It was during this time that a stranger, like Alice falling through the rabbit hole, fell into their midst- a strange looking young man- thin, tall, wearing top hat and tails and long boots.
He had been wandering around, taken a misstep and crashed into the underground world of Buthole carrying something they hadn’t seen in years- a guitar case.
He smiled a wacky though knowing smile at them, and on what was a warm Wednesday afternoon, took his guitar out and started to play.
What he played was music they hadn’t heard in a very very long time- happy music that came from where music should be created: the heart.
He sang about everything that once made the world a happy place- happy feet, about being happy together, about smiles, about sailing, and letting the music make you drift away into whatever pictures were in your mind.
They asked his name, and when he said he had none, they named him Happy- Happy Wednesday. He was full of happiness and it was infectious and innocent.
Wherever he had come from- some said he had come from outer space- this stranger in a strange land had never heard of The Appsters.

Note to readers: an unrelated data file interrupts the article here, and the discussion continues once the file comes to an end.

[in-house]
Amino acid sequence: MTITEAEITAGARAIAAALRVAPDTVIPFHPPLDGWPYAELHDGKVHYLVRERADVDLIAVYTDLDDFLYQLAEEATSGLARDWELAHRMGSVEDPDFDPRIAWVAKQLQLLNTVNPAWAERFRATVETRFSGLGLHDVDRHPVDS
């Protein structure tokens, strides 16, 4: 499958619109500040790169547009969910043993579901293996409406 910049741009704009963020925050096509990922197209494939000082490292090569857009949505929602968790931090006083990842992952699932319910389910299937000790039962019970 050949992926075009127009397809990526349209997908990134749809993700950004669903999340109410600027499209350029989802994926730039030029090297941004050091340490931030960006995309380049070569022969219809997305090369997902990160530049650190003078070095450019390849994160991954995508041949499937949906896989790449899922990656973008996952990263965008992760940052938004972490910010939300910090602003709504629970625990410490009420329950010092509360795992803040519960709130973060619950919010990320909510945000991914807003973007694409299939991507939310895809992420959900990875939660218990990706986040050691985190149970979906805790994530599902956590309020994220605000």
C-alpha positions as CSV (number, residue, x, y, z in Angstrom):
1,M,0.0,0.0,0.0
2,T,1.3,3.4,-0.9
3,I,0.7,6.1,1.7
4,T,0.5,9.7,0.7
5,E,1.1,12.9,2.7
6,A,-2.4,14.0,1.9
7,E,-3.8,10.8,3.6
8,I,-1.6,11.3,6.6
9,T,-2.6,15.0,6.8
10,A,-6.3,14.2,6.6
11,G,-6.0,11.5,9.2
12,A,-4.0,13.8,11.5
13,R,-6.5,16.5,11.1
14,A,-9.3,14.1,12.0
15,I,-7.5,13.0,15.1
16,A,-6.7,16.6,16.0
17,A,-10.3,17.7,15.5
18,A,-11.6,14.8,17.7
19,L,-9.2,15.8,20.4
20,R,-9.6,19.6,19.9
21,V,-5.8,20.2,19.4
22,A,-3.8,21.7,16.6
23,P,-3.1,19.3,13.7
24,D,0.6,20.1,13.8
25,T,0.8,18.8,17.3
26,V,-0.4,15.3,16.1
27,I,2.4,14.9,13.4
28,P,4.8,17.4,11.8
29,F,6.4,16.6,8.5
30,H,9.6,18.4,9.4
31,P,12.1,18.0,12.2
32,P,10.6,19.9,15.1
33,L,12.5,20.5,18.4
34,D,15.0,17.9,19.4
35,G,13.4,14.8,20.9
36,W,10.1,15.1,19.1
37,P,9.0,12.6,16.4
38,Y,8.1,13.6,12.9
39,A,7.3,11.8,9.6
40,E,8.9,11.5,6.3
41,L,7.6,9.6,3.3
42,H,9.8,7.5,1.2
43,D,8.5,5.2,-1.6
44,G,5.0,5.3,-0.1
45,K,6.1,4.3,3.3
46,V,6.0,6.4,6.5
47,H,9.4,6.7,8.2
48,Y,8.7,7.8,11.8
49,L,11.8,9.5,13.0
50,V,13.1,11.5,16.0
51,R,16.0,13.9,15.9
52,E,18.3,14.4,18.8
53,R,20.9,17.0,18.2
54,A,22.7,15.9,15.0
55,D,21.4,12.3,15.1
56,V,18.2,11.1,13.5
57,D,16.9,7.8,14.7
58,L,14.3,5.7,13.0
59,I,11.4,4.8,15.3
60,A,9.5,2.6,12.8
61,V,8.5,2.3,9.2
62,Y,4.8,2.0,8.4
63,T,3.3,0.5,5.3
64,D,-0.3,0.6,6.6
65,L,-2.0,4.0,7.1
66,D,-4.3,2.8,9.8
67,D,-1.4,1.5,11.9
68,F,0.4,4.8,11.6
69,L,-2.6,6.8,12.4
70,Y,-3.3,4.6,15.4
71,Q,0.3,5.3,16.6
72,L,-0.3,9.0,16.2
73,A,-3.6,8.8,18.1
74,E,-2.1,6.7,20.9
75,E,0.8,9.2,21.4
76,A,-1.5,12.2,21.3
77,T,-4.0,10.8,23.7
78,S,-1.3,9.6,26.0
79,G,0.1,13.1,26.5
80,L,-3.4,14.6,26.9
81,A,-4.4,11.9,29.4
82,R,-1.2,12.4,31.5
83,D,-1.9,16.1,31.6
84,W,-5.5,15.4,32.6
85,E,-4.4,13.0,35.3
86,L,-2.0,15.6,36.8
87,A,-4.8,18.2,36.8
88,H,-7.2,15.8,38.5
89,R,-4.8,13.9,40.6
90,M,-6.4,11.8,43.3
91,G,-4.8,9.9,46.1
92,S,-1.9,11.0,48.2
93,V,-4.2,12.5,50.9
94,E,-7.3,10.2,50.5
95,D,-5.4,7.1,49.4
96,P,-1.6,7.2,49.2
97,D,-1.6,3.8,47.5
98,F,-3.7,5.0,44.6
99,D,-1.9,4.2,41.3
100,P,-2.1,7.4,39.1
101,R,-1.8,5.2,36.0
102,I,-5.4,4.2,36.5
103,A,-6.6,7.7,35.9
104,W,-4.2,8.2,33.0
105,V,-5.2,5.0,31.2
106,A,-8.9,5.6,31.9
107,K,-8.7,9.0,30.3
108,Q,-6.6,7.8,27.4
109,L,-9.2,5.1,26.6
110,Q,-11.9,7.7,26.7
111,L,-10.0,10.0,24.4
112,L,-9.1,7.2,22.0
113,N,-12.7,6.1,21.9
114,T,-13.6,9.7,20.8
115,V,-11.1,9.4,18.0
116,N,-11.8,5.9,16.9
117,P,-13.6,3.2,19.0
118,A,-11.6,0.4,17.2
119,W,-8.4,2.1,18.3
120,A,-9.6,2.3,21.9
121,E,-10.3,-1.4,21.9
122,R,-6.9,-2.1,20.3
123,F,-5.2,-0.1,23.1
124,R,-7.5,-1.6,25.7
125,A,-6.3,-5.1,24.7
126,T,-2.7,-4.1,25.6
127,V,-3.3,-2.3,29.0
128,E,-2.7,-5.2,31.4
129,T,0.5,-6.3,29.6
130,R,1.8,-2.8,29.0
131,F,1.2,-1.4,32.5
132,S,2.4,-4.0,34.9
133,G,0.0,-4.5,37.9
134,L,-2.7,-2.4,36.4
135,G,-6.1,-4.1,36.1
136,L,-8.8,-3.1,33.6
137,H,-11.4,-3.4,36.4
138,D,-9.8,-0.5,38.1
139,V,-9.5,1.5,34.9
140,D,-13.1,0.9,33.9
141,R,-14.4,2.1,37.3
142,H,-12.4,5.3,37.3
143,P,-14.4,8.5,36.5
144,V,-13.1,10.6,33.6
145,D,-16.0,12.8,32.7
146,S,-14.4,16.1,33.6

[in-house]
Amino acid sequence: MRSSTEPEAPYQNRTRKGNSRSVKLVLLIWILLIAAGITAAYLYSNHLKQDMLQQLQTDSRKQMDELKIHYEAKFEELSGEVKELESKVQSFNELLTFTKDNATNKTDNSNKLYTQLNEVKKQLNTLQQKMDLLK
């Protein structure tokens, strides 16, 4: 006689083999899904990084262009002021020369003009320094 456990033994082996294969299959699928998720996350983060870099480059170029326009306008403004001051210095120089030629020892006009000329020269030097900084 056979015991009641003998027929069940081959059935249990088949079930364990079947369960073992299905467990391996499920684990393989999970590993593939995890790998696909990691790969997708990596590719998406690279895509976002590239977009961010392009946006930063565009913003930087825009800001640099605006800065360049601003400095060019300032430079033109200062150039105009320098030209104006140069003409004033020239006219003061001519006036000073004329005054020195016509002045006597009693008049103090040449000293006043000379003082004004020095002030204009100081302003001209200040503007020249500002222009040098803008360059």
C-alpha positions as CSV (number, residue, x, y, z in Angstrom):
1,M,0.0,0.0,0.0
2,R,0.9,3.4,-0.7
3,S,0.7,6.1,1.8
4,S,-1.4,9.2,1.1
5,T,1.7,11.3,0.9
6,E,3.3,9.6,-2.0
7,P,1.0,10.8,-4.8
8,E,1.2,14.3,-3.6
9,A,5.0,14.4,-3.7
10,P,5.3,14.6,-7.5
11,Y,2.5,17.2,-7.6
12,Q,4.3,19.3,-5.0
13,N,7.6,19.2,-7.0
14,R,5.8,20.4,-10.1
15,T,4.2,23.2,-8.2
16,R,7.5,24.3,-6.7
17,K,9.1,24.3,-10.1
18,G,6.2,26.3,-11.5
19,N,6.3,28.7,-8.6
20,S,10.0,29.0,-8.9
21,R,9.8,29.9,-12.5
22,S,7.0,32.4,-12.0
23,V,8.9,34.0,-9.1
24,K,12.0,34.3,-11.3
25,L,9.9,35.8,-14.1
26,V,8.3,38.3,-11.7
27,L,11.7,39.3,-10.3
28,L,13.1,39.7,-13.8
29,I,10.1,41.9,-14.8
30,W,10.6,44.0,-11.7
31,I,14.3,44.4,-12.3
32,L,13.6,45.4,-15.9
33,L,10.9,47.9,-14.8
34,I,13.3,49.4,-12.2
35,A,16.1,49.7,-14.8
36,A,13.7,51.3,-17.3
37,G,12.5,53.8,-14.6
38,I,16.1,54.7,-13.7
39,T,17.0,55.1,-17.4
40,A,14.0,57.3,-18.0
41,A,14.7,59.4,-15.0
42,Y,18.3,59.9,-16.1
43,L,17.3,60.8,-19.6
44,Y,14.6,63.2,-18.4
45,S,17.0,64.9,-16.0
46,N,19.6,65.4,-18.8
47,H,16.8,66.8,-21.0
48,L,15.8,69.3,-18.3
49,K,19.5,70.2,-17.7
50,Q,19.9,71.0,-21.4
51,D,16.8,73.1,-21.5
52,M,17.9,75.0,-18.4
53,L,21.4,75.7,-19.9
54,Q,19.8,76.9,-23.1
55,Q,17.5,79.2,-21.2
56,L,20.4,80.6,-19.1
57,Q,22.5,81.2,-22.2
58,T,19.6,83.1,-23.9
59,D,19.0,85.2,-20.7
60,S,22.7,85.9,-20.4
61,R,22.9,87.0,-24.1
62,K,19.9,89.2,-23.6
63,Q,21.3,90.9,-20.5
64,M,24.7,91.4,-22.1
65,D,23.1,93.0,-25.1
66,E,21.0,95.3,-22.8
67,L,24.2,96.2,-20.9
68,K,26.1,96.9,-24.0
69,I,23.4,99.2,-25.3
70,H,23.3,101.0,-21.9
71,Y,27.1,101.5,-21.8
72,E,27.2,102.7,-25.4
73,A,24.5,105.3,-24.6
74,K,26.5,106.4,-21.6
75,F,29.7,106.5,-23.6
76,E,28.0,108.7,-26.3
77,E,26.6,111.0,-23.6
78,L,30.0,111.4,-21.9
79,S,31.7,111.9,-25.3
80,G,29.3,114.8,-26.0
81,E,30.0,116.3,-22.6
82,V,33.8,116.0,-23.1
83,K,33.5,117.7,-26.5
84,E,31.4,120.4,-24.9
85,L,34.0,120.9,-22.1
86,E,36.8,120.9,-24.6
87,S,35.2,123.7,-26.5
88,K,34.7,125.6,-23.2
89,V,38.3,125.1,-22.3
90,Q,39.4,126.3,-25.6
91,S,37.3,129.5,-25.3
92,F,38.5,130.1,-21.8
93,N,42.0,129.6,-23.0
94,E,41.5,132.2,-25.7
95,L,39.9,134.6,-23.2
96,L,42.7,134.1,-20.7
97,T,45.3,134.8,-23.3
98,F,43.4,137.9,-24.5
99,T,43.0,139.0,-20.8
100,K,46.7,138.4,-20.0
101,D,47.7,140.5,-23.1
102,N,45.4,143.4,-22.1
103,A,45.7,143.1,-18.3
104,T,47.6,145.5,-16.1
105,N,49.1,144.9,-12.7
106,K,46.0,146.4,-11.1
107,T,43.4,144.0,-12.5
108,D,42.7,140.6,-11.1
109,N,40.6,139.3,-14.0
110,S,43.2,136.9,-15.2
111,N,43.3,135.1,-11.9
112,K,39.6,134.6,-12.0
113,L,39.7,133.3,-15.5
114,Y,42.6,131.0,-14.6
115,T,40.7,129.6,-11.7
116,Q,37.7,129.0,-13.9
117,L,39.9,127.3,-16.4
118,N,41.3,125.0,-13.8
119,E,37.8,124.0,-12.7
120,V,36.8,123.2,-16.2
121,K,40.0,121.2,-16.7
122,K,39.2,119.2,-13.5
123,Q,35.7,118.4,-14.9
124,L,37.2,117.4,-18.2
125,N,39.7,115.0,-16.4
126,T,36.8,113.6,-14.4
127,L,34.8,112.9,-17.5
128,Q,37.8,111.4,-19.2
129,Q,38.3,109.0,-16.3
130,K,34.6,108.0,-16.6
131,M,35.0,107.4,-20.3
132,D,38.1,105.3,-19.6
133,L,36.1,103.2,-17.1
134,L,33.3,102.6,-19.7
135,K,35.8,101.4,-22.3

Like Ziggy Stardust- and maybe David Bowie- he seemed to come from a future past when music was created by musicians playing real musical instruments to make others sit up and think and turn this thinking into positive thoughts where “Why?” became “Why not?” and everything was possible. Even that impossible dream was possible.
The more he played, the more he sang in a quirky high-pitched voice, the But People had an urge to sing along even though they didn’t know the songs. And though they hadn’t sung in years, they clapped their hands and tapped their feet. Some even did the Hippy Hippy Shake and twisted the night away.
“Join me!” asked Happy Wednesday. “Pick up your instruments and make music with me!” The But People looked nervously at each other, and replied, “But, but, but, we can’t.” “Yes, you can!” sang Happy, “because you have the music in you! Once it’s there, it never leaves you! It just needs to be refreshed! All of YOU need to be refreshed!”